The musicians onstage at the House of Blues aren't the kind that usually play the Sunset Strip rock club. With their snow-white hair and generous waistlines, wearing matching red plaid jackets and black bow ties, they look like a Senate subcommittee on their way to a polka party.
But the crowd of young, hard-core rockabilly cultists and older folks cheer wildly as the curtain opens, and in an instant the dance floor is churning to the driving jump blues of "Shake, Rattle and Roll," the Big Joe Turner R&B tune that these players turned into a rock 'n' roll building block more than 40 years ago when they were Bill Haley's Comets.
Four members of the current group--bassist Marshall Lytle, 63, keyboardist John Grandy, 68, drummer Dick Richards, 73, and saxophonist Joey Ambrose, 63--were the musicians who backed Haley in the Chester, Pa., area as he adapted R&B and rockabilly strains in such early '50s hits as "Crazy, Man, Crazy." It culminated in the epochal "Rock Around the Clock," the No. 1 record that ushered in the rock 'n' roll era in 1955.
If the Comets sounded a little insistent as they repeatedly told the audience that they were the genuine article, it's understandable. Their names are hard to find in the pop music reference books, which generally mention only the musicians who succeeded them in the Comets.
"You know, we've had this problem over the years, with people always saying, 'Are you guys the real group?' " saxophonist Ambrose said before Wednesday's show. "We get a little sick and tired of always being questioned about it. . . ."
Of course they might not have that problem if Ambrose, Richards and Lytle hadn't quit Haley's band in late 1955 after the singer (who died in 1981) refused their request for a $50-a-week raise. The three musicians formed a group called the Jodimars that recorded for Capitol, but they called it quits in 1960 and left the music business.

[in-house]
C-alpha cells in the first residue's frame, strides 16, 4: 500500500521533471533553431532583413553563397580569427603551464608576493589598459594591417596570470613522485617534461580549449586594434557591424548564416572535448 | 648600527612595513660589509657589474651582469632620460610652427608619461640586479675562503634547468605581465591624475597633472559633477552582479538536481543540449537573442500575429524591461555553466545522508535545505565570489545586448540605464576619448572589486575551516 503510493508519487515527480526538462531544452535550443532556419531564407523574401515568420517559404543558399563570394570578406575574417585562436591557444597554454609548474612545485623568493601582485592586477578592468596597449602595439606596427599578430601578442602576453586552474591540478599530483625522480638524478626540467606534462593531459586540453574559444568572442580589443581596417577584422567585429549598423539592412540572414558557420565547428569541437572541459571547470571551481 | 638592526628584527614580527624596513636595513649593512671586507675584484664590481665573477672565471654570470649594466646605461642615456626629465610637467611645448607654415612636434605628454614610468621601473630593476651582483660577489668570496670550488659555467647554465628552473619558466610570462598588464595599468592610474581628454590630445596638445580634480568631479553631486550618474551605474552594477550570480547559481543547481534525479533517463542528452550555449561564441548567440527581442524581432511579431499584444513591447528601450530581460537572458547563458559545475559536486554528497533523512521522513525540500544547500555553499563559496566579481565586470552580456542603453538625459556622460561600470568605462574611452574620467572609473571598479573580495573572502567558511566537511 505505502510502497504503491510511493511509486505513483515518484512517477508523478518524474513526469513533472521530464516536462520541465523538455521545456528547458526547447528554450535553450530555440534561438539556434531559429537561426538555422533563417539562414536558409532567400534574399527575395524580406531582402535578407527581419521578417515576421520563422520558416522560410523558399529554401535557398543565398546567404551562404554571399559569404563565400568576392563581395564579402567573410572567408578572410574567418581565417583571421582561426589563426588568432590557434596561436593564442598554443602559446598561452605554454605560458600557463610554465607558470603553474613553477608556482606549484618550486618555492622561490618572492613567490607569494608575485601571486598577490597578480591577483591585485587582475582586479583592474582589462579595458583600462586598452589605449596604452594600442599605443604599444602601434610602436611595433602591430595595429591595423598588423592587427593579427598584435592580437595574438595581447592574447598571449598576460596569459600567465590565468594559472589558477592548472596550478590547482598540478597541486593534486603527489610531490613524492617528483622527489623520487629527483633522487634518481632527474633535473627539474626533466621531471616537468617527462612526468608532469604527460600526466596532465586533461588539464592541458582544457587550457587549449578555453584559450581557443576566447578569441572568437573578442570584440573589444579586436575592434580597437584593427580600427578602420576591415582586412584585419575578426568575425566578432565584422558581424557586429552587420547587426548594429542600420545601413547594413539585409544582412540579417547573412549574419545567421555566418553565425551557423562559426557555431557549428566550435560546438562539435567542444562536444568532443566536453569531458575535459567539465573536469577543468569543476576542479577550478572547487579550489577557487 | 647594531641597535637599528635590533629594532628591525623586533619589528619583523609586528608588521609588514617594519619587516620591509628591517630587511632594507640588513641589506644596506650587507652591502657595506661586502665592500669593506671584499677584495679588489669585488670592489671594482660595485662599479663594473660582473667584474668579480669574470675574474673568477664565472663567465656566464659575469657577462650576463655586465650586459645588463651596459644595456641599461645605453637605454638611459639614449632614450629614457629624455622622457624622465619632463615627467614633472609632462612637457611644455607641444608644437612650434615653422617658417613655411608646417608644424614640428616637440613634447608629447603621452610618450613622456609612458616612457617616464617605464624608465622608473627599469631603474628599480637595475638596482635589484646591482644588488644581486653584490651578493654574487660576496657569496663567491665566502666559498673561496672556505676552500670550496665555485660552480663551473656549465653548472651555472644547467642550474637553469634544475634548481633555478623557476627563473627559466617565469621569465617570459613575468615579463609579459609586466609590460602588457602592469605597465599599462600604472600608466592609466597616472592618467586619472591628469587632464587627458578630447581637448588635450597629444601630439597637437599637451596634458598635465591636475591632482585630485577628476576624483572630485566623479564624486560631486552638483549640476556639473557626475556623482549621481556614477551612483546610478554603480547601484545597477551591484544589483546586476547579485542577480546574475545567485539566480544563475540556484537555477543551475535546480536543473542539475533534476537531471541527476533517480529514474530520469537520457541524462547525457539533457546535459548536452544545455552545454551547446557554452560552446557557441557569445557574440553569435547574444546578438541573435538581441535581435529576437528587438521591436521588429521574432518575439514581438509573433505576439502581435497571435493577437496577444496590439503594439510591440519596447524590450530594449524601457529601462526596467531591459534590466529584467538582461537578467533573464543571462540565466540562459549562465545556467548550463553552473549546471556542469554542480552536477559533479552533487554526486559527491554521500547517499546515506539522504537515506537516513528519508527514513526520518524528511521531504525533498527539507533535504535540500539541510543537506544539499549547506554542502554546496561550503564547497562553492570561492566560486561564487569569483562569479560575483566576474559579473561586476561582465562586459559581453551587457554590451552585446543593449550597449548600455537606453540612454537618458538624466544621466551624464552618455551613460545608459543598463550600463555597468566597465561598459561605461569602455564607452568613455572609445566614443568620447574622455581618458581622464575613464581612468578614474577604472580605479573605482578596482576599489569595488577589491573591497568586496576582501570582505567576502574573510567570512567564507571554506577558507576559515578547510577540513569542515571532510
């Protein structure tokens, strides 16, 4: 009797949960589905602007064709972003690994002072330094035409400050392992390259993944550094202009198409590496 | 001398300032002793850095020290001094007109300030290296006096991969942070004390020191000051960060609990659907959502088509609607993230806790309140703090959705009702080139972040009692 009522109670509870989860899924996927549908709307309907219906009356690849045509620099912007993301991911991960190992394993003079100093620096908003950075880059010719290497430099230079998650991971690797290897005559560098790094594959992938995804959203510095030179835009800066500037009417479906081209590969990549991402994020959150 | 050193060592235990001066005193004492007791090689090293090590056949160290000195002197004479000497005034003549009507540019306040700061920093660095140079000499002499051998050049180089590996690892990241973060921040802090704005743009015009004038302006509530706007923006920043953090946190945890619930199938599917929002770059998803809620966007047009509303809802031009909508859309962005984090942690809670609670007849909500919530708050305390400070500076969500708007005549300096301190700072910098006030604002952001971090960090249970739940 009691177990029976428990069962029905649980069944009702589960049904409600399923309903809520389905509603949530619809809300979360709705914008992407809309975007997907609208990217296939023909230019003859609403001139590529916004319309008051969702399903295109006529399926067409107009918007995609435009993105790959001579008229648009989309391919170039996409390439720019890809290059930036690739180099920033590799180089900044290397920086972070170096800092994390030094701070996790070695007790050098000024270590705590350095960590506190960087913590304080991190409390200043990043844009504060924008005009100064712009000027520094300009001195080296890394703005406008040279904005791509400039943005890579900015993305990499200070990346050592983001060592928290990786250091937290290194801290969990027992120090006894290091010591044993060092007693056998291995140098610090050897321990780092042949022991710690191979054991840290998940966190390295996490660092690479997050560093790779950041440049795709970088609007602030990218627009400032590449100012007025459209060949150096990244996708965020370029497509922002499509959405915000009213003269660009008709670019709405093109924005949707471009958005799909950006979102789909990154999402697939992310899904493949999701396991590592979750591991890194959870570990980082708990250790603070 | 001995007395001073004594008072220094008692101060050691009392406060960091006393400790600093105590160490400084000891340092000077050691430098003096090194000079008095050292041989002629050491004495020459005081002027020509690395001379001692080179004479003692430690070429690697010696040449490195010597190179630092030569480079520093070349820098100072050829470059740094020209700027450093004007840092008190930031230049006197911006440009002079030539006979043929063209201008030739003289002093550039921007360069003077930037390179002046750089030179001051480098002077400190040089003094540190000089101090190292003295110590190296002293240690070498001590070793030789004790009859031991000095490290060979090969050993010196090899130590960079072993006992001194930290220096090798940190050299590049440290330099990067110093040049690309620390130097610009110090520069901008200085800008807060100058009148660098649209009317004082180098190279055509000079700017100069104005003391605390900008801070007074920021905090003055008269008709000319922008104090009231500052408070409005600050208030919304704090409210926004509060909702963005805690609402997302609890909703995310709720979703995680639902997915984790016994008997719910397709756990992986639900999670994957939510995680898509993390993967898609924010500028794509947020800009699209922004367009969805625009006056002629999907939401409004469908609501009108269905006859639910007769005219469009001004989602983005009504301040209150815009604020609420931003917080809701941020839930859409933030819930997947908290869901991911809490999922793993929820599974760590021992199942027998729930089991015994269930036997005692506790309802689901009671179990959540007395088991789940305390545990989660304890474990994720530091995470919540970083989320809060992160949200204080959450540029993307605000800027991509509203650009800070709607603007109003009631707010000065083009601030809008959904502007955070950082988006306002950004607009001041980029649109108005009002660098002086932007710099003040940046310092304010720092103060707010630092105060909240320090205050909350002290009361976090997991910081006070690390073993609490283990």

In 1988, they reunited for a salute to Dick Clark at the Philadelphia Academy of Music. That led to some contacts in Europe, where the flame of vintage rock 'n' roll still burns brightly, and soon they were playing London, Paris, Barcelona and Amsterdam. The lineup was supplemented by guitarist Frannie Beecher, who had joined Haley after the personnel change, and singer Jacko Buddin, a Londoner who's the youngster of the group at 60.
They now play for fun, working two or three months a year, says Ambrose, who's also a pit boss at Caesars Palace in Las Vegas.
"The guys aren't young kids anymore," says the sax player, whose real name is Joe D'Ambrosio. "We're a bunch of old guys, you know. But we still have the energy that it takes to play this kind of music. And we do. We kick ass."
Later, things were still jumping in the showroom as the Comets ripped through the Haley catalog. Singer Buddin looks a little like Art Carney and sounds a lot like Bill Haley, so the sound was full and authentic, and if the momentum waned at times, they drove the crowd wild when Lytle climbed atop his upright bass, and again when they finally counted off "Rock Around the Clock"--a rock 'n' roll sacred text from the hand that wrote it.
In the club's third-floor dressing room after the show, drummer Richards sat in a chair, breathing heavily.
Was it a hard show?
"It was harder walking up all those stairs than playing the show," he answered, flashing a Jack Palance grin.
Crazy, man, crazy.